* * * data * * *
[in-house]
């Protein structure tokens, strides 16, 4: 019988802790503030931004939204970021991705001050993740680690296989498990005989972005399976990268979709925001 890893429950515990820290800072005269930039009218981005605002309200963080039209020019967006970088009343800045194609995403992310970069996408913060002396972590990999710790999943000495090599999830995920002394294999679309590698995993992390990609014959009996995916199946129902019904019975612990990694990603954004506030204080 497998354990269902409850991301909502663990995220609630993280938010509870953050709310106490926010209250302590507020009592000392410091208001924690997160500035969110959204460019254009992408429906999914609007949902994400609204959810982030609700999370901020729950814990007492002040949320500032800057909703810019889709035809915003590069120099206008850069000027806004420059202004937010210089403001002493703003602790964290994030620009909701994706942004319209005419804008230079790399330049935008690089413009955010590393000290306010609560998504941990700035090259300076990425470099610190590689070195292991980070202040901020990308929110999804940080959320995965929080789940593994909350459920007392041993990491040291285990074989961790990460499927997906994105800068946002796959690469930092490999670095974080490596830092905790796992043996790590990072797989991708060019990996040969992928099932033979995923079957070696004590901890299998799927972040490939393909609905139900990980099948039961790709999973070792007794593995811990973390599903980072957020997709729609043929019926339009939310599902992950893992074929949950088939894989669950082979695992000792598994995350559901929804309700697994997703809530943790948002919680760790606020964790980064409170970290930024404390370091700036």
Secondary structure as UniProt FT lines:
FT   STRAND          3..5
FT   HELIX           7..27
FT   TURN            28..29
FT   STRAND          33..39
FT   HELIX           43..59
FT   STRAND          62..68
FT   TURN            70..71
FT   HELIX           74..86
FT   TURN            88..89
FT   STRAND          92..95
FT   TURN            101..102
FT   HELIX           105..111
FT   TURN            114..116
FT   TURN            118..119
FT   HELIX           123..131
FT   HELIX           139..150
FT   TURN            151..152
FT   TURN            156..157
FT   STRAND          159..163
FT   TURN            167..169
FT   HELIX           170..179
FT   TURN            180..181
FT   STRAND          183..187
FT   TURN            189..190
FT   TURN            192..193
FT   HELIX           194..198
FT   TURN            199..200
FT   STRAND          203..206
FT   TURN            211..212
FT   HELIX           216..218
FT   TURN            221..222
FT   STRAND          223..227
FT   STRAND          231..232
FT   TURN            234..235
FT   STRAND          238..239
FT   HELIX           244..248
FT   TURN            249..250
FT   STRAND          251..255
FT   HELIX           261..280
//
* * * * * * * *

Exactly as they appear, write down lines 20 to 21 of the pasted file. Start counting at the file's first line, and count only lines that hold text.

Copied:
FT   TURN            151..152
FT   TURN            156..157